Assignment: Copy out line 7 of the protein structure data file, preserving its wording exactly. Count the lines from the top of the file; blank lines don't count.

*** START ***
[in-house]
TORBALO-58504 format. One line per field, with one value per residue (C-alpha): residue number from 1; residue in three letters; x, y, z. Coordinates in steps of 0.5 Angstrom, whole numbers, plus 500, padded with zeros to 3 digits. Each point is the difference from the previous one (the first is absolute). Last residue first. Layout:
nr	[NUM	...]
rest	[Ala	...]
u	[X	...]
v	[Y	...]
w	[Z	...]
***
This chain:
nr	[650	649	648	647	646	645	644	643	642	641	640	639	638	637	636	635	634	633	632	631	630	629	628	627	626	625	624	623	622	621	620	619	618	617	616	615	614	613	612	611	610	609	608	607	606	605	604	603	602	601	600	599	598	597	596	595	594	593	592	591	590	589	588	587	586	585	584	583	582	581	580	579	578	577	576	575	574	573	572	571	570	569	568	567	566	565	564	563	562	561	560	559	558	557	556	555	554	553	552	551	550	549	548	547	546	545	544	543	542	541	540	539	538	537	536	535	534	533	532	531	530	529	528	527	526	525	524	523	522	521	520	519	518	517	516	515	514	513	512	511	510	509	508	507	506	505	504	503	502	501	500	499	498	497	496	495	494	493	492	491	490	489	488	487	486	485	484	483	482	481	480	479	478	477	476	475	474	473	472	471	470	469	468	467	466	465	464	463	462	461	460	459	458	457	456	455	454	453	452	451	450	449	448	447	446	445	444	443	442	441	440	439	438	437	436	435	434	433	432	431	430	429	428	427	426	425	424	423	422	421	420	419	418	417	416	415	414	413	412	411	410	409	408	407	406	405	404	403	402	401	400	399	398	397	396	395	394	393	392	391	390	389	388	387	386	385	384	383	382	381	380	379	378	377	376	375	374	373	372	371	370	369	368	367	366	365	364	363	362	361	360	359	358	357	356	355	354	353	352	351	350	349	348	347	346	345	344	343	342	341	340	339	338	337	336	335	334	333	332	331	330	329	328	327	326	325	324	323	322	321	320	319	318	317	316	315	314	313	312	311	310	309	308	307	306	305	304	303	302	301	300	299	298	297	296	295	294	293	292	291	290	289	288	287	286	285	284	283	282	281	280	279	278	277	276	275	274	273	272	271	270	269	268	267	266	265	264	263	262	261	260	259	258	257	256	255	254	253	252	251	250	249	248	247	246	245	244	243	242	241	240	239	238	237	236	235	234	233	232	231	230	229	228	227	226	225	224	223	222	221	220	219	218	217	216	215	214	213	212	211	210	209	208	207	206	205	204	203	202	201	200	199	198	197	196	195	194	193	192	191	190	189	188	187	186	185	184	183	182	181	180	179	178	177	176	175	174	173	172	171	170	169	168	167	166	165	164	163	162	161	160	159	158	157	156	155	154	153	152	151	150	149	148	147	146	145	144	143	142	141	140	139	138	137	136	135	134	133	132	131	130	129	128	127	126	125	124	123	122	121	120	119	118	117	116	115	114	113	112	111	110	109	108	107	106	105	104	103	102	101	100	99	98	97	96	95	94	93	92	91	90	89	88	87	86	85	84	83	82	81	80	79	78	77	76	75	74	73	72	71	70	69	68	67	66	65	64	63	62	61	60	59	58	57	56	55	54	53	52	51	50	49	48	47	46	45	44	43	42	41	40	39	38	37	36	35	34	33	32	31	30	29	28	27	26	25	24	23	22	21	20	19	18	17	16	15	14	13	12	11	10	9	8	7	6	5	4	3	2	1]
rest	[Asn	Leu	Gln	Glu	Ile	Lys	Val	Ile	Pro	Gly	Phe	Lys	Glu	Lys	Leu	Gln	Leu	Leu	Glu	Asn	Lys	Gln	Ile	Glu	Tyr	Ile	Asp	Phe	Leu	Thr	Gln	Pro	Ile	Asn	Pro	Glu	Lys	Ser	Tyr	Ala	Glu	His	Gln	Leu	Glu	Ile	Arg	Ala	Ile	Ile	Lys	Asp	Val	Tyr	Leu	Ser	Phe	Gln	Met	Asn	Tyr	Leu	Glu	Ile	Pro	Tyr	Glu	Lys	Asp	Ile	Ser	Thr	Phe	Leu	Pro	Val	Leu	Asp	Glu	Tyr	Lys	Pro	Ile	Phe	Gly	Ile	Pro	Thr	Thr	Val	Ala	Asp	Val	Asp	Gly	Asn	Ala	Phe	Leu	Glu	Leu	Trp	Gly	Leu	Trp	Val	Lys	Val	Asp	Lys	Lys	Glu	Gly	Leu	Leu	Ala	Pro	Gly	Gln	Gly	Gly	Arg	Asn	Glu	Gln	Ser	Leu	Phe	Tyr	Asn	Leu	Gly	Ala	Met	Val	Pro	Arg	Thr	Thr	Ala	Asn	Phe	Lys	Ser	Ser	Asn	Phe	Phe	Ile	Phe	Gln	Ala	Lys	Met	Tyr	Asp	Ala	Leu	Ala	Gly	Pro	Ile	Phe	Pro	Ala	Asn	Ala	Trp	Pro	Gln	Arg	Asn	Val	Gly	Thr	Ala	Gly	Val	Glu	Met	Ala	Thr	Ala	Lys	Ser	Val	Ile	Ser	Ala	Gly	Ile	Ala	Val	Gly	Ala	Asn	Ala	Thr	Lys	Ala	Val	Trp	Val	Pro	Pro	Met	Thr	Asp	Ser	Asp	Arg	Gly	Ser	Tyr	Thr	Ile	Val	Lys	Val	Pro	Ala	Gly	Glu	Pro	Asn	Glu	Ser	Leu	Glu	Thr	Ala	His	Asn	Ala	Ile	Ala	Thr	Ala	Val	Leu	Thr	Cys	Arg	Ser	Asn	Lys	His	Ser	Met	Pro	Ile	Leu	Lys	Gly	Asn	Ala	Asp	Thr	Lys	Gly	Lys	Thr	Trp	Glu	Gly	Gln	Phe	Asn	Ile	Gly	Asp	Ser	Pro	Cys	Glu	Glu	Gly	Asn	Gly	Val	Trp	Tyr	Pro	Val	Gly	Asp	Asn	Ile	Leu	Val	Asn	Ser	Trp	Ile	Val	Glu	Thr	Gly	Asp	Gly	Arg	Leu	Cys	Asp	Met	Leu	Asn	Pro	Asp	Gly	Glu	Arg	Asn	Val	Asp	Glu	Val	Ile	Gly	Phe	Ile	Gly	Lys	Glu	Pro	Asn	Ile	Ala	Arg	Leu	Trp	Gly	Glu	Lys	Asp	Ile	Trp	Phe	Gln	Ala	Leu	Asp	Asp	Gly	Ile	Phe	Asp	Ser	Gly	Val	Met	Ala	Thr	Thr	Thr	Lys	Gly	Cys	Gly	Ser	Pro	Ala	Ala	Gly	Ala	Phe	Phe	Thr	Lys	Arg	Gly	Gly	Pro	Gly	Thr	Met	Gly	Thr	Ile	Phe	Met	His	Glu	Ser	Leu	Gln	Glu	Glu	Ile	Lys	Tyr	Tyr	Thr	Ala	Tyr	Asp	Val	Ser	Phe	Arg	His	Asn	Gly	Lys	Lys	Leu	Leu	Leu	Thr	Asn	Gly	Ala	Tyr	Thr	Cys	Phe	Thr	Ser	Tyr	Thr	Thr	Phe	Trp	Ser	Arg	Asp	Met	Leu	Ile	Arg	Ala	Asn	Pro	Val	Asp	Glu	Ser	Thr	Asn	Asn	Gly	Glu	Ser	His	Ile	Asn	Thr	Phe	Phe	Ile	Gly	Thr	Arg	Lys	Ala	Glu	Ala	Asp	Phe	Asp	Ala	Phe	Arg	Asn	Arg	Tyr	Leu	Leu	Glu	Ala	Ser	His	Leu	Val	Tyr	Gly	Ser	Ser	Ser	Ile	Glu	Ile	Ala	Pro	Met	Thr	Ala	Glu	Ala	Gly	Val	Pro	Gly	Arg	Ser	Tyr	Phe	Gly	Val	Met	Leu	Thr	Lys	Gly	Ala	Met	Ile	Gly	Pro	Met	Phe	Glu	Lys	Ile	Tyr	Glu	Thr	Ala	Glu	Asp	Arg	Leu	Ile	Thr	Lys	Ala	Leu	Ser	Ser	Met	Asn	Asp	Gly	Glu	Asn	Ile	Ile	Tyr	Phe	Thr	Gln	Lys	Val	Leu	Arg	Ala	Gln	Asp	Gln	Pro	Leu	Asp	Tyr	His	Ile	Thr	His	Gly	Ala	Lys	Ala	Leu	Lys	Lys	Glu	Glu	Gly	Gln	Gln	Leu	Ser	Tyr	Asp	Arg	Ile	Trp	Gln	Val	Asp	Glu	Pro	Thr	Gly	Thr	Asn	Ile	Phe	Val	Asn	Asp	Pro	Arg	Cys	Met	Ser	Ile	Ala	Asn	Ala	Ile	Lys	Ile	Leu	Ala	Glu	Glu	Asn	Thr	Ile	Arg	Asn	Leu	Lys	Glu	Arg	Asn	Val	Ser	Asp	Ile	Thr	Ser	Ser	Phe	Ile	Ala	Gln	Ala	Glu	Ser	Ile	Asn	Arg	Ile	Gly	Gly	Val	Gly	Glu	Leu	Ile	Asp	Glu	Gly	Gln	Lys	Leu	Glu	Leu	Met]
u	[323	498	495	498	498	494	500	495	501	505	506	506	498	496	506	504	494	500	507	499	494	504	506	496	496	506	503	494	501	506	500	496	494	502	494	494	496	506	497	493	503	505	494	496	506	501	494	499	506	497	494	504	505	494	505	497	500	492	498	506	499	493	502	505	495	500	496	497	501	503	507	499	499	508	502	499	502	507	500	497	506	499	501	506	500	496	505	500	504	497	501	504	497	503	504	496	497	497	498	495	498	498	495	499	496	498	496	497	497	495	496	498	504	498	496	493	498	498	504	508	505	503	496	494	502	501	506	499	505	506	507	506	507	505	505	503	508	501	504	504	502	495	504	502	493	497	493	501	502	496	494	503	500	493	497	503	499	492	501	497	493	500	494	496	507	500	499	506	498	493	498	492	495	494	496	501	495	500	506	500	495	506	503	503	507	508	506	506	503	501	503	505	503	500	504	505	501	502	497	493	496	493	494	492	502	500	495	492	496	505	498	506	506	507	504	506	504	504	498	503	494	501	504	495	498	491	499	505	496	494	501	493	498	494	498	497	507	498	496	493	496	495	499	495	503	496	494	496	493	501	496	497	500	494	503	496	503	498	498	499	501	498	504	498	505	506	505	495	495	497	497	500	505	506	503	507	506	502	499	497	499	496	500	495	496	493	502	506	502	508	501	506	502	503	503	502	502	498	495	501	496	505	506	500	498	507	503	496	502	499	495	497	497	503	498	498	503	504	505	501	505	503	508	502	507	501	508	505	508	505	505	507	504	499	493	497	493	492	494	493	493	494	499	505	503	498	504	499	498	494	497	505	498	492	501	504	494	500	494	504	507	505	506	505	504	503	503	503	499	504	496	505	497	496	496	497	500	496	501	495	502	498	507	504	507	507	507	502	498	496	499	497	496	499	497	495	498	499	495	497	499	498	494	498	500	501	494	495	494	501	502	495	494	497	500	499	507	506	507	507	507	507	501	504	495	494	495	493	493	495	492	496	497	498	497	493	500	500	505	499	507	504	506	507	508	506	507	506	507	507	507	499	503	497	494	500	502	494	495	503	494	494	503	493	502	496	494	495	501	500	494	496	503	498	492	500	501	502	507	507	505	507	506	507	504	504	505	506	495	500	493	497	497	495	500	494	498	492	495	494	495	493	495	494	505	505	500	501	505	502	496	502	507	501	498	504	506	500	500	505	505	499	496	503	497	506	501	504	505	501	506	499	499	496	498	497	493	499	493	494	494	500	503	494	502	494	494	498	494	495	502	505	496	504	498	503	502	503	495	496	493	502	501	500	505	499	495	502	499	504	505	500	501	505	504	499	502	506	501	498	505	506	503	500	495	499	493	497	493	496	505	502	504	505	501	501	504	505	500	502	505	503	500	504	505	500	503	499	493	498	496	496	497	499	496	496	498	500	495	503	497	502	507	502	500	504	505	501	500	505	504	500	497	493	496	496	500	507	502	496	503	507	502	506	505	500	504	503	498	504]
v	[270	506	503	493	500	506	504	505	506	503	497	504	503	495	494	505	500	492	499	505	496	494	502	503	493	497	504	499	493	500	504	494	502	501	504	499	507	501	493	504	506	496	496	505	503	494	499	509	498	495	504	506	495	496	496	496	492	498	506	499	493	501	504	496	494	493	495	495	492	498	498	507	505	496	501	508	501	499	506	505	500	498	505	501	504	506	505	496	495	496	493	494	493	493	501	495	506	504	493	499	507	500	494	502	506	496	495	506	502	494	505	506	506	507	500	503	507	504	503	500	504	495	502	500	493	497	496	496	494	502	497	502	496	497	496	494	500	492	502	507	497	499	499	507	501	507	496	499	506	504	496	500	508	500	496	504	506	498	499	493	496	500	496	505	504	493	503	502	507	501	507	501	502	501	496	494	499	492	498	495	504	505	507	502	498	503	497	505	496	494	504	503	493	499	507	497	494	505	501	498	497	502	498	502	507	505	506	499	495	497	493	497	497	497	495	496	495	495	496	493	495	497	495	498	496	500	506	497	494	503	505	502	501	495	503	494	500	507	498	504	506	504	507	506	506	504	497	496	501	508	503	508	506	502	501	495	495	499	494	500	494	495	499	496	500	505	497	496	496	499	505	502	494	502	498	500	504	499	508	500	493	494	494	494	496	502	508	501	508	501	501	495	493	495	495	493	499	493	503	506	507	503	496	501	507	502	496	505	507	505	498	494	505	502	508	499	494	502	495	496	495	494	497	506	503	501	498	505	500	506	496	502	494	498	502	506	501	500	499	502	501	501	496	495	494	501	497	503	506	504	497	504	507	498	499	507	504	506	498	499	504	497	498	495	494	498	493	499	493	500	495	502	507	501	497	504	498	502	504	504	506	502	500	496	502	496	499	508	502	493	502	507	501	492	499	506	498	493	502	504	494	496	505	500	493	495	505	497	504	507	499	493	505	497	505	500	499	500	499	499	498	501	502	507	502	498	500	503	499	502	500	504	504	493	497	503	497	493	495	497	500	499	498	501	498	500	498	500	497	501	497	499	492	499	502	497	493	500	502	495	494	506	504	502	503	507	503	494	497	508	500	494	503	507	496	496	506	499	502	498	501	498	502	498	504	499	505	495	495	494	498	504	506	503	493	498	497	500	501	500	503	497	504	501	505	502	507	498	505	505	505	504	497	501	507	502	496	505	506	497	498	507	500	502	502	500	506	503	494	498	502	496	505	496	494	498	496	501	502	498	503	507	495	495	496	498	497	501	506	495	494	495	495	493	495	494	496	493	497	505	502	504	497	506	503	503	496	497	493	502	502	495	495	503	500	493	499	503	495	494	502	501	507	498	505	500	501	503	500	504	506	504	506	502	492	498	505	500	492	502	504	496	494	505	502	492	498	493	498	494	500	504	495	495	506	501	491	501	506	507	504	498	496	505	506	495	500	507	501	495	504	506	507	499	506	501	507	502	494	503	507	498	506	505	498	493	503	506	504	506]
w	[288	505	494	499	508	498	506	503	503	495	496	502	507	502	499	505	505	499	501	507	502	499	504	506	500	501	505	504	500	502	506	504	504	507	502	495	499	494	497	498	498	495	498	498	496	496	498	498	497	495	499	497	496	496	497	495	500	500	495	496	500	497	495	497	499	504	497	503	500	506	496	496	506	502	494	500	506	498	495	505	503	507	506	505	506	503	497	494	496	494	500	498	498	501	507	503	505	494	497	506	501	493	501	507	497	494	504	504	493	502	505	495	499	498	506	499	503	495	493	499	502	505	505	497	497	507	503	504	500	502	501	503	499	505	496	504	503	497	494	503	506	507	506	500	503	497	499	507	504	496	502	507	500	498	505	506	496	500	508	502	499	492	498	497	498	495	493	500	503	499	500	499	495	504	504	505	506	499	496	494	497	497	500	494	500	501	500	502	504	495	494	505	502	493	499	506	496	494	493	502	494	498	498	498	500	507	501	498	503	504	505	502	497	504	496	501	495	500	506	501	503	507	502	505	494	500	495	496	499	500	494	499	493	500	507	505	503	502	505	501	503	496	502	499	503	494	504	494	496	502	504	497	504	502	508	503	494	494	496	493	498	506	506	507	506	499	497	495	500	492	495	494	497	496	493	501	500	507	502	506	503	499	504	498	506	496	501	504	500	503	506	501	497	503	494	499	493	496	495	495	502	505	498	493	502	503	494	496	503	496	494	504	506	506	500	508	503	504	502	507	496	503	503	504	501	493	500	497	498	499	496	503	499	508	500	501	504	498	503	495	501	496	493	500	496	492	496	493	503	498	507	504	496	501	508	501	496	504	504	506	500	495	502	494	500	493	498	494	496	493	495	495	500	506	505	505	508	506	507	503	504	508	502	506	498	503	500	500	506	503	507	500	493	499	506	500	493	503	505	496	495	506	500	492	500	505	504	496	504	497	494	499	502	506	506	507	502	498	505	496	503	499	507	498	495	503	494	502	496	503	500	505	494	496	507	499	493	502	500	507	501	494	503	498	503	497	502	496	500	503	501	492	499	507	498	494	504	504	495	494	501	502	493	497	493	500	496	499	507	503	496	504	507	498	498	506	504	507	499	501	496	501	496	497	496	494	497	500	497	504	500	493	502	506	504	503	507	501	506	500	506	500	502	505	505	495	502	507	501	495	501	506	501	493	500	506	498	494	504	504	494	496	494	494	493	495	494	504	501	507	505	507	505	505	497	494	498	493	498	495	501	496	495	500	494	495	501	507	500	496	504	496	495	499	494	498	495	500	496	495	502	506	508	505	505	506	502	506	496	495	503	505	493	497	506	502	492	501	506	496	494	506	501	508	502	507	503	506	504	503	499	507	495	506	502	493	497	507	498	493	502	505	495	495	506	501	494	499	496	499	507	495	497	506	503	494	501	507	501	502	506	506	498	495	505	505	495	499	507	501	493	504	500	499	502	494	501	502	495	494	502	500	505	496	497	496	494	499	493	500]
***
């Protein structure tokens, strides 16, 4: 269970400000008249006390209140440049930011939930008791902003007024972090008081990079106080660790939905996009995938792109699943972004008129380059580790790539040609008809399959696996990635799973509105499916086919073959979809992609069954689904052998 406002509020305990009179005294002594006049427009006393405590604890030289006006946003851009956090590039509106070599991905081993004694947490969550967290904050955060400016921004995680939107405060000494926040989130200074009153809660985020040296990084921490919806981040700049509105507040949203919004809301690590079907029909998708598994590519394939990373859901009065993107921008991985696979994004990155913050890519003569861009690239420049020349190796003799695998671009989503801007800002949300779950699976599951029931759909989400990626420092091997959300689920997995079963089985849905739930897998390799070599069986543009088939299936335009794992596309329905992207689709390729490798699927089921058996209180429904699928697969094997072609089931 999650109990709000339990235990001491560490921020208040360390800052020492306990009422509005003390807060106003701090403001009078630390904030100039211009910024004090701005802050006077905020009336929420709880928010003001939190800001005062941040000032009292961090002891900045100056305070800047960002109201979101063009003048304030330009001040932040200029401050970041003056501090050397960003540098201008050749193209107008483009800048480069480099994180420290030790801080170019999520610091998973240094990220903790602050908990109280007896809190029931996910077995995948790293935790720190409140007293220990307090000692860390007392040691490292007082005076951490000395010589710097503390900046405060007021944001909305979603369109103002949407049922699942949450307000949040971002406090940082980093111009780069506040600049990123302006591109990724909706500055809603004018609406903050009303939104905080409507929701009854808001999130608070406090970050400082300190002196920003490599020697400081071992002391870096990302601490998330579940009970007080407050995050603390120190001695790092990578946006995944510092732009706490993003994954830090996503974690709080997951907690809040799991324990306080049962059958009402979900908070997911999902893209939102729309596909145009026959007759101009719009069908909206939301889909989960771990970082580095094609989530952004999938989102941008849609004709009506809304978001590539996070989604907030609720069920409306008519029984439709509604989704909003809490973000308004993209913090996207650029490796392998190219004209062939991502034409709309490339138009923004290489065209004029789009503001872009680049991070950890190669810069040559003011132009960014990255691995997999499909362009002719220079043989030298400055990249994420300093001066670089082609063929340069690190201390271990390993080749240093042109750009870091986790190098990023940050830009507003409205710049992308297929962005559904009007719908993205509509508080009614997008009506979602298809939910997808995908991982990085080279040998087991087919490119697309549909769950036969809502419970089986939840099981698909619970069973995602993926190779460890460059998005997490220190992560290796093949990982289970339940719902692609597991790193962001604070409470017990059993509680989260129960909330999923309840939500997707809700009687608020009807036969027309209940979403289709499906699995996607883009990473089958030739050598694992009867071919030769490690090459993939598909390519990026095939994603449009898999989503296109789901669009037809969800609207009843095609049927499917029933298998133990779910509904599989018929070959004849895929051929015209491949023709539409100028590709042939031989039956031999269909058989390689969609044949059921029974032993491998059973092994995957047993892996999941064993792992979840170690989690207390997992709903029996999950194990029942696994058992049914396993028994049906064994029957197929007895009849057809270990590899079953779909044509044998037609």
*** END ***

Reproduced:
w	[Z	...]